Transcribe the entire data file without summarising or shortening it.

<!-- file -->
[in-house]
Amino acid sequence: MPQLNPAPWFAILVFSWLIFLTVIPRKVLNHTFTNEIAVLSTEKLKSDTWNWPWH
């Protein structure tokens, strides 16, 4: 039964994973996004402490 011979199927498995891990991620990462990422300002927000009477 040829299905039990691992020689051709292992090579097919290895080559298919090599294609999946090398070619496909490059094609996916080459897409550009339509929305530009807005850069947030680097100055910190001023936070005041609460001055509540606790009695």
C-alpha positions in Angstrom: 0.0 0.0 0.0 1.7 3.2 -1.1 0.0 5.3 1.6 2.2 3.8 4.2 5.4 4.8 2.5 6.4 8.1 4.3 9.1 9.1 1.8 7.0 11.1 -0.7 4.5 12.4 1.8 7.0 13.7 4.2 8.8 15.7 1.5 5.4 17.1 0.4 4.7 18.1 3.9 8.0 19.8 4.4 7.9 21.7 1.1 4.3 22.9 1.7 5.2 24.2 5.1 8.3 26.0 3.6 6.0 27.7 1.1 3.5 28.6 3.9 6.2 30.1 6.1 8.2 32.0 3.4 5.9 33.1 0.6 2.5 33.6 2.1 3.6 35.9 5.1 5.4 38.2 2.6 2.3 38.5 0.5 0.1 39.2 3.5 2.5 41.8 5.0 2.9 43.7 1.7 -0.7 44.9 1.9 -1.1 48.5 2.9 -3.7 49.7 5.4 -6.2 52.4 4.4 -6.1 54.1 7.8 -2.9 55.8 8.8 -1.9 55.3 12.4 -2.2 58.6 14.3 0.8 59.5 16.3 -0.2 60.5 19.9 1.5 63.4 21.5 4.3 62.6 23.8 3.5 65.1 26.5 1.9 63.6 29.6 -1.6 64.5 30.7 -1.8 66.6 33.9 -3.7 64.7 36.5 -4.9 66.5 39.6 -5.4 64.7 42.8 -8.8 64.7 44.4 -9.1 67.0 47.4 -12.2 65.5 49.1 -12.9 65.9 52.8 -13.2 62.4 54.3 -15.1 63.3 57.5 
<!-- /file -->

[in-house]
Amino acid sequence: MPQLNPAPWFAILVFSWLIFLTVIPRKVLNHTFTNEIAVLSTEKLKSDTWNWPWH
């Protein structure tokens, strides 16, 4: 039964994973996004402490 011979199927498995891990991620990462990422300002927000009477 040829299905039990691992020689051709292992090579097919290895080559298919090599294609999946090398070619496909490059094609996916080459897409550009339509929305530009807005850069947030680097100055910190001023936070005041609460001055509540606790009695």
C-alpha positions in Angstrom: 0.0 0.0 0.0 1.7 3.2 -1.1 0.0 5.3 1.6 2.2 3.8 4.2 5.4 4.8 2.5 6.4 8.1 4.3 9.1 9.1 1.8 7.0 11.1 -0.7 4.5 12.4 1.8 7.0 13.7 4.2 8.8 15.7 1.5 5.4 17.1 0.4 4.7 18.1 3.9 8.0 19.8 4.4 7.9 21.7 1.1 4.3 22.9 1.7 5.2 24.2 5.1 8.3 26.0 3.6 6.0 27.7 1.1 3.5 28.6 3.9 6.2 30.1 6.1 8.2 32.0 3.4 5.9 33.1 0.6 2.5 33.6 2.1 3.6 35.9 5.1 5.4 38.2 2.6 2.3 38.5 0.5 0.1 39.2 3.5 2.5 41.8 5.0 2.9 43.7 1.7 -0.7 44.9 1.9 -1.1 48.5 2.9 -3.7 49.7 5.4 -6.2 52.4 4.4 -6.1 54.1 7.8 -2.9 55.8 8.8 -1.9 55.3 12.4 -2.2 58.6 14.3 0.8 59.5 16.3 -0.2 60.5 19.9 1.5 63.4 21.5 4.3 62.6 23.8 3.5 65.1 26.5 1.9 63.6 29.6 -1.6 64.5 30.7 -1.8 66.6 33.9 -3.7 64.7 36.5 -4.9 66.5 39.6 -5.4 64.7 42.8 -8.8 64.7 44.4 -9.1 67.0 47.4 -12.2 65.5 49.1 -12.9 65.9 52.8 -13.2 62.4 54.3 -15.1 63.3 57.5 